To make your RoboBrrd do whatever we want it to do, we need to give its brain some instructions. This is known as programming!

RoboBrrd's brain uses an Arduino Pro Mini 5V at 16 MHz with an ATmega328. This means that it is Arduino compatible, so we can use the Arduino IDE to program it!

If you have not done so already, you will need to download and install the Arduino IDE. You can follow the instructions on the Arduino webpage on how to install it for your specific operating system.

In order to program your RoboBrrd, you will need a FTDI cable or adapter, like the FTDI friend or FTDI cable.

In the following steps, we will start off by installing the RoboBrrd Arduino library and uploading an example sketch and seeing it run. We will then dive in to explaining the various portions that make up the boilerplate code.

If this is your first time playing with an Arduino, here are some tutorials that we recomment to help you become more familiar with the environment.

Are you ready to go on this adventure and learn new things? Let's goooooooo!


Blink Test

OK, the first thing that we should do before proceeding any further is run a blink test. Make sure everything has been soldered together, from the previous section. Plug in your Arduino to the computer and open the Arduino IDE.

1. In Tools > Board select Arduino Pro Mini (5V, 16 MHz) w/ATmega328

2. In Tools > Serial Port select the port that the Arduino is connected to.

(If you don't know which one, unplug the Arduino and close the menu then open it again. The one that disappeared was the port connected to the Arduino.)

3. Open the blink example code by going to File > Examples > Basics > Blink

4. Press the Verify button (top left, checkmark)

5. Press the Upload button (next to Verify, right arrow)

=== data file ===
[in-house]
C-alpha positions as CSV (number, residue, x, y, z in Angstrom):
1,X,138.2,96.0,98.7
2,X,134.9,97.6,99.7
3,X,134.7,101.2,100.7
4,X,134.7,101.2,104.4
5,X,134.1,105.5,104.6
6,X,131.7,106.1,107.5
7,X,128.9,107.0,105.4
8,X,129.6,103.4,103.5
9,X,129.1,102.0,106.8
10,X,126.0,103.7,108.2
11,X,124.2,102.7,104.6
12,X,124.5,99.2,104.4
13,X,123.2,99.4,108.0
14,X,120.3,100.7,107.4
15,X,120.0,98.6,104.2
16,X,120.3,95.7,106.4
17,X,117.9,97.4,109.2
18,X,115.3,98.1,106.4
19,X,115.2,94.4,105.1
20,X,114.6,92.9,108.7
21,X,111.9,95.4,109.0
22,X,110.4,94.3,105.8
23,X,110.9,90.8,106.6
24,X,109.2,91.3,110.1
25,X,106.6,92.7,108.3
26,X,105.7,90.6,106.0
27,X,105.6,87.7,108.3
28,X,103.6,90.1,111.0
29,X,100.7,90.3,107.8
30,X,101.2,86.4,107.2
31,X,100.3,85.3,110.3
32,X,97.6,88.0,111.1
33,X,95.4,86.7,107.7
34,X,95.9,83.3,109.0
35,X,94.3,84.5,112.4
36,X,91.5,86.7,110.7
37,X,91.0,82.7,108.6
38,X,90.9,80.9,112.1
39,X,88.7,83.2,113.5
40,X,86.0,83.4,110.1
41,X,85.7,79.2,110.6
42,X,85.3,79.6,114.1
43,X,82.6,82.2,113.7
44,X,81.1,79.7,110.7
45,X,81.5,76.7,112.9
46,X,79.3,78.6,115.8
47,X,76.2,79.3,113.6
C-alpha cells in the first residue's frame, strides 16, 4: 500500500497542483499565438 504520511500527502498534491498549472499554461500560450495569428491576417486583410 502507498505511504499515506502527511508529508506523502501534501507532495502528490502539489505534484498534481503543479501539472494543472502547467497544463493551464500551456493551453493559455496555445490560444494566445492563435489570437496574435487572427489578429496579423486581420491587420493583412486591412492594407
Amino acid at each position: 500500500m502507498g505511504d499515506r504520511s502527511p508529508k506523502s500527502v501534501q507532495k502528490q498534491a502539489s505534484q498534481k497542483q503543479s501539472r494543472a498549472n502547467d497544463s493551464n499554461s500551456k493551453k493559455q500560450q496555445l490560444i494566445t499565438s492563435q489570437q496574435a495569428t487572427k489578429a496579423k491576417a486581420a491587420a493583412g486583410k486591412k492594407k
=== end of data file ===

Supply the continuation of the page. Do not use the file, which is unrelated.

6. Wait for it... Done uploading! YEA! w00t w00t!

If you have encountered any errors during this step, it is important to investigate and fix them. Going any further with any errors would be detrimental to the overall experience, not to mention incredibly frustrating.

Before we venture on to the next step, we just wanted to show you the Serial Monitor. This will come in handy later on. The Serial Monitor displays any print commands that the Arduino is outputting.

7. Open Serial Monitor (top right, circle symbol thingy)

There won't be any text displayed on the Serial Monitor right now, but we will be using this in the upcoming steps, so it was good to look at this now :)


RoboBrrd Library

We created an Arduino library for RoboBrrd to make it easier to access common actions, like reading the sensors or waving the wings up and down. Hopefully you will find it useful too! There are a few steps to follow, so let's get started!

1. First, close the Arduino IDE and download the RoboBrrd Library

2. Rename the downloaded folder to just 'RoboBrrd'. Install the library to your Arduino/libraries folder. For more info on how to install a library, please see here.

3. Download and install the Streaming library

4. Download and install the Promulgate library

5. Open the Arduino IDE again, and check that you see the RoboBrrd library in File > Examples.

And that's it for installing the libraries! It is a little bit of legwork, but now we can get going with looking at some of the code.


Down by the Bay Example

First up, let's look at one of the example sketches for RoboBrrd. It's called down by the bay, based off of the poem (it is a poem, right?) or the annoying song.

1. Go to File > Examples > RoboBrrd > DownByTheBay to open the example sketch

2. Verify the sketch to make sure there are no issues

3. Upload the sketch to RoboBrrd's brain

4. Open the Serial Monitor and set it to 9600 baud

5. Finally, observe the behaviour! RoboBrrd should perform some movements, and also output the lyrics on the Serial Monitor!

If your RoboBrrd is moving and outputting the text to the Serial Monitor, this is a good sign. Don't worry just yet if it is not moving perfectly. We are taking steps towards getting your RoboBrrd dancing around!


More Example Sketches

Feel free to try out some of the other example sketches as well. There are three fun ones: DownByTheBay (which we just went through), DanceyDancey, and Fun.

Coming soon: We will be going through how to create our own sketch based off of the RoboBrrd Boilerplate example, to do some simple things and give you a taste of how it all works.

Page 2 Coming Soon